September Market Reflection

05 Oct 2020

John Wyn-Evans

Head of Investment Strategy

September saw Covid and Brexit continue to vie for top billing in the UK.

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Equity markets spent much of September on the back foot, with little offsetting assistance from government bonds. Hard asset safe havens such as gold also fell back. For once, it was US equities that led global indices lower, owing to a sharp reversal in the fortunes of Technology leaders. In many respects this was a welcome unwinding of speculative buying that had been accelerating during August.
A lack of progress in the signing of a new US stimulus package also hampered risk assets, as did the wrangling over the appointment of Ruth Bader Ginsburg’s replacement on the US Supreme Court.
High valuations were also undermined by a relatively small increase in real interest rates, itself a function of weakening expectations for future inflation. This in turn was the result of a re-evaluation of economic recovery prospects in the face of surging coronavirus cases and the introduction of more stringent social distancing measures. A lack of progress in the signing of a new US stimulus package also hampered risk assets, as did the wrangling over the appointment of Ruth Bader Ginsburg’s replacement on the US Supreme Court.
 
Covid and Brexit continue to vie for top billing in the UK, with the latter gaining more column inches as we edge closer to the final departure date with no sign of a deal in sight. The “level playing field” of state aid remains a key sticking point.
 
The pound, as in the past, has been the main victim of the uncertainty, which at least helped to shield sterling portfolios from greater falls owing to holdings in overseas assets as well as the predominantly non-sterling base of FTSE 100 company profits. Investors still appear willing to “buy the dips”, steadfast in their belief that both governments and central banks have no alternative but to continue with their supportive policies.
 
For the present, large fiscal deficits are sustainable in an environment of low interest rates and depressed bond yields, a situation that central banks appear willing to perpetuate.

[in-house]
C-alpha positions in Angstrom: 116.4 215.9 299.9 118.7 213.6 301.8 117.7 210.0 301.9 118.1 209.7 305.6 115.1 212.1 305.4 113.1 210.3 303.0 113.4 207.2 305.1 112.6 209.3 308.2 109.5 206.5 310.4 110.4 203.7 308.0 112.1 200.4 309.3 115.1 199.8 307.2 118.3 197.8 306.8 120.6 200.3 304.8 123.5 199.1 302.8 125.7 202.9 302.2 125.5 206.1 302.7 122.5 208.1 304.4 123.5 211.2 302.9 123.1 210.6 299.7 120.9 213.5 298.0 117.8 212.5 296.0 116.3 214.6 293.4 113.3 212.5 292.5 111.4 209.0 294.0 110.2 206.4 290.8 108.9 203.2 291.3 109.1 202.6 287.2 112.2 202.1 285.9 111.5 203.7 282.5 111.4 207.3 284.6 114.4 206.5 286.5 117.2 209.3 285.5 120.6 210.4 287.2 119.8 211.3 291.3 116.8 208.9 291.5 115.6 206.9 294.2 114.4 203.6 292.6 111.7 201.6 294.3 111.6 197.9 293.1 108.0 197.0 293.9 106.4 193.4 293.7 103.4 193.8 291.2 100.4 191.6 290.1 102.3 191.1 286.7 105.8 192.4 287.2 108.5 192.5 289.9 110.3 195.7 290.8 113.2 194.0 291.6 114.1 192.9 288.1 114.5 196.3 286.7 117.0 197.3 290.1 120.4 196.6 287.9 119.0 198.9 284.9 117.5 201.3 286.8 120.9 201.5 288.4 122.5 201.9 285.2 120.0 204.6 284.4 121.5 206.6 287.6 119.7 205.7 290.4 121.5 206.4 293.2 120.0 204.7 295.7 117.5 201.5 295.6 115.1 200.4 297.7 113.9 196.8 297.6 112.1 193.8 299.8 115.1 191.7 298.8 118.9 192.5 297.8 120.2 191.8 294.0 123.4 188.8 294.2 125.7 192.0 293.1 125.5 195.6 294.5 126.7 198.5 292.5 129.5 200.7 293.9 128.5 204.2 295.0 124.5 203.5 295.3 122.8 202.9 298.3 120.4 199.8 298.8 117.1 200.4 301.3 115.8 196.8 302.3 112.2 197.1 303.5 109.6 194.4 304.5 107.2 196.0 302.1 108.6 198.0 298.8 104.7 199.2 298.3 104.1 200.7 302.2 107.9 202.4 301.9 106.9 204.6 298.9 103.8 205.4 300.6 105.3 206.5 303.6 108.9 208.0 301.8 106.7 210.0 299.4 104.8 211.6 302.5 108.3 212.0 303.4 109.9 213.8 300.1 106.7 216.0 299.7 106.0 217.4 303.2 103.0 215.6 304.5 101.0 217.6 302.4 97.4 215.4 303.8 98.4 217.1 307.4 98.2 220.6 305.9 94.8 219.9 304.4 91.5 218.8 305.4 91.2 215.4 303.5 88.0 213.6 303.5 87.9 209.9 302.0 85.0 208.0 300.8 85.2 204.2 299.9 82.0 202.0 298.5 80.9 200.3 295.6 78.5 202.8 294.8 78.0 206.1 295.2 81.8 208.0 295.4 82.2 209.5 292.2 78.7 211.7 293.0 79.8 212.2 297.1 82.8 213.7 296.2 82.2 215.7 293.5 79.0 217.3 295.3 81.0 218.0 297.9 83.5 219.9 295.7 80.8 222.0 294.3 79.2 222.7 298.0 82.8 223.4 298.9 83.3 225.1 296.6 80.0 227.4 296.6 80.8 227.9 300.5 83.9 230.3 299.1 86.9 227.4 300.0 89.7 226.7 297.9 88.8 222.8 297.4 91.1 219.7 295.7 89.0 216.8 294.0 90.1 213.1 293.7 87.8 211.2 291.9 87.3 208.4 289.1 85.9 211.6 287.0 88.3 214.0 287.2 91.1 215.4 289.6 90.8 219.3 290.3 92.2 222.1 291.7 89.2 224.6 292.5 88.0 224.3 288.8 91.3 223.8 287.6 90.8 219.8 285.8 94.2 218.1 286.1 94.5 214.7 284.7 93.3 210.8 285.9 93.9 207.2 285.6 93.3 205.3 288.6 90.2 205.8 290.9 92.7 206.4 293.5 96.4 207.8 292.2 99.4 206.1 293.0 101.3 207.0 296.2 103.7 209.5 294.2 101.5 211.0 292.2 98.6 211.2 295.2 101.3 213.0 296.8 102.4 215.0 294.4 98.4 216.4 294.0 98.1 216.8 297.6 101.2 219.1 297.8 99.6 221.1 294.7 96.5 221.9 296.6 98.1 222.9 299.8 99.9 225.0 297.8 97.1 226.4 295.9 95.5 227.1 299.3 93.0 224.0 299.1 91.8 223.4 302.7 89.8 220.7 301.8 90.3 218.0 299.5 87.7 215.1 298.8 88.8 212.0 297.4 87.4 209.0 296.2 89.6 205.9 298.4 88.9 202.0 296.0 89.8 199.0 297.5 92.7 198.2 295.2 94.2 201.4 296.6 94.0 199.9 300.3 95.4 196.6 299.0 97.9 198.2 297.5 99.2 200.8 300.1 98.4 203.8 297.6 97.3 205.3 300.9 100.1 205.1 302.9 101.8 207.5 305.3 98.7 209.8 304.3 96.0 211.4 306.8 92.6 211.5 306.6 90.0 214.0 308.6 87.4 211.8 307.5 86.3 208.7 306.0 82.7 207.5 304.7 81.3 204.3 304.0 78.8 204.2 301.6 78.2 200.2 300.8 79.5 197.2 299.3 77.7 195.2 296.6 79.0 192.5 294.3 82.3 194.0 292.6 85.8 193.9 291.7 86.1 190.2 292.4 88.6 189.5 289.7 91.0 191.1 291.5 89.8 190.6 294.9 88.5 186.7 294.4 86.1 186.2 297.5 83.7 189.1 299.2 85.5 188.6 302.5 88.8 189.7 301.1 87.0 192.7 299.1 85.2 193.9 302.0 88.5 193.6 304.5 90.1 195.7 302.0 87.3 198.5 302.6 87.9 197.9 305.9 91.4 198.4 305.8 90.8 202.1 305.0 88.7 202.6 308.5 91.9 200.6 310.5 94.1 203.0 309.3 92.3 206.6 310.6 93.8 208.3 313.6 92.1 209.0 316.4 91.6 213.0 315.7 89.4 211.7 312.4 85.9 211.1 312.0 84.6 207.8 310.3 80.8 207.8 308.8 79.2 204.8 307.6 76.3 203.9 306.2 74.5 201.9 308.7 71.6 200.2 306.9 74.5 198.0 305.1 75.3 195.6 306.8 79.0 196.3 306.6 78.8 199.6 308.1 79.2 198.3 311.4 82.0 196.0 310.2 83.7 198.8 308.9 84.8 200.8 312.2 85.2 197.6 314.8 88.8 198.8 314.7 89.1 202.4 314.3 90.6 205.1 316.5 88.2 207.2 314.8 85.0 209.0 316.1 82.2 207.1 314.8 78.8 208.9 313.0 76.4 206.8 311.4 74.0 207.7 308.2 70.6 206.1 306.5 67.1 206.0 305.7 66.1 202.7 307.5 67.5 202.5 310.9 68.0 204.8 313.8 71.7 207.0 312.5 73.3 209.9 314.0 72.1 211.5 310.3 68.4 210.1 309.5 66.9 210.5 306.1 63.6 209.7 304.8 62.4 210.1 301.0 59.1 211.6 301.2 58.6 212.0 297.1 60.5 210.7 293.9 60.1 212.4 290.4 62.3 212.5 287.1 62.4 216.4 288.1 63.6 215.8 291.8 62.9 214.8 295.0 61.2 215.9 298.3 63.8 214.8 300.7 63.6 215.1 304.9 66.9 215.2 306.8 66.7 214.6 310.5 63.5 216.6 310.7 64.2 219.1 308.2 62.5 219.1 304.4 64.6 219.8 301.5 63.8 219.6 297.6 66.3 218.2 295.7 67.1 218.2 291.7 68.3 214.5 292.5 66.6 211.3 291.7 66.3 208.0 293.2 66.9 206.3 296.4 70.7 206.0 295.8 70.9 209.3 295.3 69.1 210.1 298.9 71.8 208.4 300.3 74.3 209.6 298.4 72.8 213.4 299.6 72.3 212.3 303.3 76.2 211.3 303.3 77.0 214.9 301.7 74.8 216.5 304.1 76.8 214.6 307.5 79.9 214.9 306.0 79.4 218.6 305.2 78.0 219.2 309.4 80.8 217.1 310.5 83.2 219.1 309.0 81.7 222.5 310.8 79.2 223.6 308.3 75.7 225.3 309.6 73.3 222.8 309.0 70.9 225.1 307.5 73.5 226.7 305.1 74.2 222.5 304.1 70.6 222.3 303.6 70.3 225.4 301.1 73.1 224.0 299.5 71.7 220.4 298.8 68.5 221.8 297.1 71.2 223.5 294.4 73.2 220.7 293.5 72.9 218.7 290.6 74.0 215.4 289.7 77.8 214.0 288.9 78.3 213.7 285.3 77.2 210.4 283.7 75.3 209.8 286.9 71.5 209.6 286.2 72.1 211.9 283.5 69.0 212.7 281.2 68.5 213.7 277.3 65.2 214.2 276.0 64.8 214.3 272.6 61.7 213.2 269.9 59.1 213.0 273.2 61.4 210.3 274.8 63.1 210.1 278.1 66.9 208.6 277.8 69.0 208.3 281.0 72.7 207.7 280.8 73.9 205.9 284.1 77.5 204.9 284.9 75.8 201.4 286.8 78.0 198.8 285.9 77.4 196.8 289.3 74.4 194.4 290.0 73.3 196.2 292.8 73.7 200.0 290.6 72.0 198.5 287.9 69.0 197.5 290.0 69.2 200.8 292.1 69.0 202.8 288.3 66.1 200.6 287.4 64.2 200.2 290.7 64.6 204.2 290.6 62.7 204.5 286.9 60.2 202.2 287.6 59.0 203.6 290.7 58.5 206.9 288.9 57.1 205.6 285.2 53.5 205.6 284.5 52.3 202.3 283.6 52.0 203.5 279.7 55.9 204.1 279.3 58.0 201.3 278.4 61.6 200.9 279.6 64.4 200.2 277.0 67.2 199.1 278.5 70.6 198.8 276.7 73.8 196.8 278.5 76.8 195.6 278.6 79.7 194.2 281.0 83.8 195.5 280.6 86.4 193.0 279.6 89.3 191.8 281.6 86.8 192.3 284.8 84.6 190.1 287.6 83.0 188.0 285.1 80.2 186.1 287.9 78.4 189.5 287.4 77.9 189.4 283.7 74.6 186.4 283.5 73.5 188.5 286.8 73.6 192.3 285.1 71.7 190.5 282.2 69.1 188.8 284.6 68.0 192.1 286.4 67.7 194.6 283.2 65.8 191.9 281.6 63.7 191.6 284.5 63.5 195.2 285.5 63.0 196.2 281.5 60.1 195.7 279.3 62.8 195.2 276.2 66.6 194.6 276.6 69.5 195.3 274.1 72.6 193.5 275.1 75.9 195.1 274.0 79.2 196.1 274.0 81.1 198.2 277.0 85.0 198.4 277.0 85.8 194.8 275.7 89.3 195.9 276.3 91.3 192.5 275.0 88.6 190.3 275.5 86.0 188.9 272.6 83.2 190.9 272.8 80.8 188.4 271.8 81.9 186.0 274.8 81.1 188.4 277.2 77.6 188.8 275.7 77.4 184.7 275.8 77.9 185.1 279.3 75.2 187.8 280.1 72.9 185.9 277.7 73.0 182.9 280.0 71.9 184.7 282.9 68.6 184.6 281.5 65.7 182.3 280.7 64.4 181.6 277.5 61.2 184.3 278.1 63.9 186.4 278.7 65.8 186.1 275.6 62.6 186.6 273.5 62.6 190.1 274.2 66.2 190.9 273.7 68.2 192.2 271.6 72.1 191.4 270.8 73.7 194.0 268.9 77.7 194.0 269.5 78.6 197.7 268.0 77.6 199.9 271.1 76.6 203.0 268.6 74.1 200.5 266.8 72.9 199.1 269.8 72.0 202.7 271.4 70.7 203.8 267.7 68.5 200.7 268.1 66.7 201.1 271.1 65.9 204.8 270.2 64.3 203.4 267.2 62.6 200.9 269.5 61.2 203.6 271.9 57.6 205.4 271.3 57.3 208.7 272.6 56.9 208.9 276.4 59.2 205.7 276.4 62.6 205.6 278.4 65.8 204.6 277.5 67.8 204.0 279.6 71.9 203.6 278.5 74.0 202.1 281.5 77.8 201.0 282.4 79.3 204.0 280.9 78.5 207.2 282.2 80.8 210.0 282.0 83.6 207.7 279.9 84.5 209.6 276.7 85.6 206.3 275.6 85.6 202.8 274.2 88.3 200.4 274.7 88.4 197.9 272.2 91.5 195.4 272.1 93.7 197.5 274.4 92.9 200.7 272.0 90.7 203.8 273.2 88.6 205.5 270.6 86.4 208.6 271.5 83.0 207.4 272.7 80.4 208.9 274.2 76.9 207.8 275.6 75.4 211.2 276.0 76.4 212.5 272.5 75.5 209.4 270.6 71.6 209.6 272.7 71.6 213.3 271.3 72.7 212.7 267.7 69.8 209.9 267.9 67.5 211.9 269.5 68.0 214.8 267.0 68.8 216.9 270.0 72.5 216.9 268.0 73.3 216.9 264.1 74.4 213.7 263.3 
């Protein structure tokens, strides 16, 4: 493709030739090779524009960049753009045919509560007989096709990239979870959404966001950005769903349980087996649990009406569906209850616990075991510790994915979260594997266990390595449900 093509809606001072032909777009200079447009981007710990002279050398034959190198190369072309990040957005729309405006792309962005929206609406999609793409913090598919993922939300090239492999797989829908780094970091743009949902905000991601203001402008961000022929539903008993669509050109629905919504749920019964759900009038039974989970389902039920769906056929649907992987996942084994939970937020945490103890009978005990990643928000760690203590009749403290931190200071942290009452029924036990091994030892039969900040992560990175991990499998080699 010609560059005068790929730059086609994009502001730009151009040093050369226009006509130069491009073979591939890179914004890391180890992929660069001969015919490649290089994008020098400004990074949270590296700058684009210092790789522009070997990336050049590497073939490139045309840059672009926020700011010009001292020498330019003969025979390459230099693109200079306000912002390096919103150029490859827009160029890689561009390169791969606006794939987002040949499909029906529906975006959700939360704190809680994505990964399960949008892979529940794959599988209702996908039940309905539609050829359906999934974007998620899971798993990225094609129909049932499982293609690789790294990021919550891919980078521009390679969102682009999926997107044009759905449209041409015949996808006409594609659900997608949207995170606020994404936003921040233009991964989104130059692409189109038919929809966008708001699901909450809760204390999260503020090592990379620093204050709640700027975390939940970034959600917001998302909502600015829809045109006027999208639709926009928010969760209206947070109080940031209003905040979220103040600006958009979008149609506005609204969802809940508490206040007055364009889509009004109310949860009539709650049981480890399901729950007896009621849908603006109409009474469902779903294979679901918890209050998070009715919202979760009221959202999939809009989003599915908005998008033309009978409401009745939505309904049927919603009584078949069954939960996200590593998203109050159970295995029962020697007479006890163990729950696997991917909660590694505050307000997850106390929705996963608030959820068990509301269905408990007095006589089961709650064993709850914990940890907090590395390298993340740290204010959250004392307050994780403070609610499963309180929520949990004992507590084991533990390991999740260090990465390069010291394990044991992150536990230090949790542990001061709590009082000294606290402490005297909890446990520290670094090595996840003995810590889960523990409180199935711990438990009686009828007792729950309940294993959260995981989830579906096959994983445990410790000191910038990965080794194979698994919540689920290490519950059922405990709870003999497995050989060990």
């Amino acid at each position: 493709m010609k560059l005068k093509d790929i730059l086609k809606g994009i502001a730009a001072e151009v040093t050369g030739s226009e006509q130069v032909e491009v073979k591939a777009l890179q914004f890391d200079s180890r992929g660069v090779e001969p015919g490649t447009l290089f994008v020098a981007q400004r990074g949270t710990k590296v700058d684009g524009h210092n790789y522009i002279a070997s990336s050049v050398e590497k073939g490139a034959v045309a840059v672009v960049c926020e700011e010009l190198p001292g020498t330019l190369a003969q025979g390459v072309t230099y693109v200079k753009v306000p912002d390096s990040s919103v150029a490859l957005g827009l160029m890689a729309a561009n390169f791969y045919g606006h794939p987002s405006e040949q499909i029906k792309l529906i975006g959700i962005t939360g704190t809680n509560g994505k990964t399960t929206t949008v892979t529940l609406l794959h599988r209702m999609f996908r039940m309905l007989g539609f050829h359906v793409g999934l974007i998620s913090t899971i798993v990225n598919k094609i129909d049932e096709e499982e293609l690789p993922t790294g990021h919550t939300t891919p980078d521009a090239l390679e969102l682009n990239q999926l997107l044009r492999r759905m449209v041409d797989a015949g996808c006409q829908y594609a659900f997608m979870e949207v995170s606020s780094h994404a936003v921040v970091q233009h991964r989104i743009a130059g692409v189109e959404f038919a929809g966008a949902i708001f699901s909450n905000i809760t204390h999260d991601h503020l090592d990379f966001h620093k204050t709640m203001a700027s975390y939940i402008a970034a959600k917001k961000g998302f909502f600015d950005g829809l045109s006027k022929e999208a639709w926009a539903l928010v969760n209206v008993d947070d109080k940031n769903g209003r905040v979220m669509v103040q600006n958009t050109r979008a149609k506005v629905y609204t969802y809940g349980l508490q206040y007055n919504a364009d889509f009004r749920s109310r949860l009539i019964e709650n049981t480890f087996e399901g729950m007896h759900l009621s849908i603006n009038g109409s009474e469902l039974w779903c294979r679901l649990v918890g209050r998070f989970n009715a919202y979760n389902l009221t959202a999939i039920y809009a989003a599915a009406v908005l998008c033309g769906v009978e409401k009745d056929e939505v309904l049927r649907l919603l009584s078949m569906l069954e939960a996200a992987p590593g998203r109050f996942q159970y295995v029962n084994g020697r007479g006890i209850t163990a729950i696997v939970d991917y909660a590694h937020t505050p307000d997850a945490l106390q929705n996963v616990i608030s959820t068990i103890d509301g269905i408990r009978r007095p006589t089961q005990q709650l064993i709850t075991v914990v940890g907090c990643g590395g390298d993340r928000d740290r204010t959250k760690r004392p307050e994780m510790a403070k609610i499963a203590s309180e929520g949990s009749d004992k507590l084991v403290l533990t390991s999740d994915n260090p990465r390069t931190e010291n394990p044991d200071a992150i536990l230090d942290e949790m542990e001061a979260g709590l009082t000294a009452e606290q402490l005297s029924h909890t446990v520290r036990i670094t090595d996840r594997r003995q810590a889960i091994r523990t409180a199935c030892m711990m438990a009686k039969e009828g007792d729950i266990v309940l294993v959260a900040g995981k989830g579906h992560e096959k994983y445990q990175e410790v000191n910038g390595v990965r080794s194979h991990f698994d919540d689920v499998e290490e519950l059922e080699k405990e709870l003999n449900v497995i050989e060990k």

• The IMF’s latest forecast sees the global economy shrinking by 4.9% in 2020, followed by a recovery of 5.4% in 2021.
  • Markets are increasingly driven in the short term by the ebb and flow of news on the development of a Covid vaccine. Expectations for one being widely available continue to centre on the first half of 2021. Any slippage in the timetable would be of concern.
  • Aggregate company earnings estimates have held steady during the summer, providing some respite. However, a resumption of halted dividend payments is slow to materialise.
  • The US Presidential race moves into the final furlong in October, promising to raise volatility. It is not guaranteed that the result will be declared immediately, owing to the late counting of postal votes of which there are forecast to be a record number this year – assuming that Donald Trump accepts their validity.
  • The majority of investors expect, and profess to prefer, a Biden victory because he will return to a more diplomatic style of leadership. However, there are also risks associated with potential Democratic policies that will lead to a redistribution of wealth through taxation.
  • Both candidates will continue to espouse an aggressive stance towards China, if only because a strong majority of voters say they have an unfavourable opinion of China.
  • In the longer term, portfolio construction will depend greatly upon any change in inflation trends following four decades of persistent disinflation.

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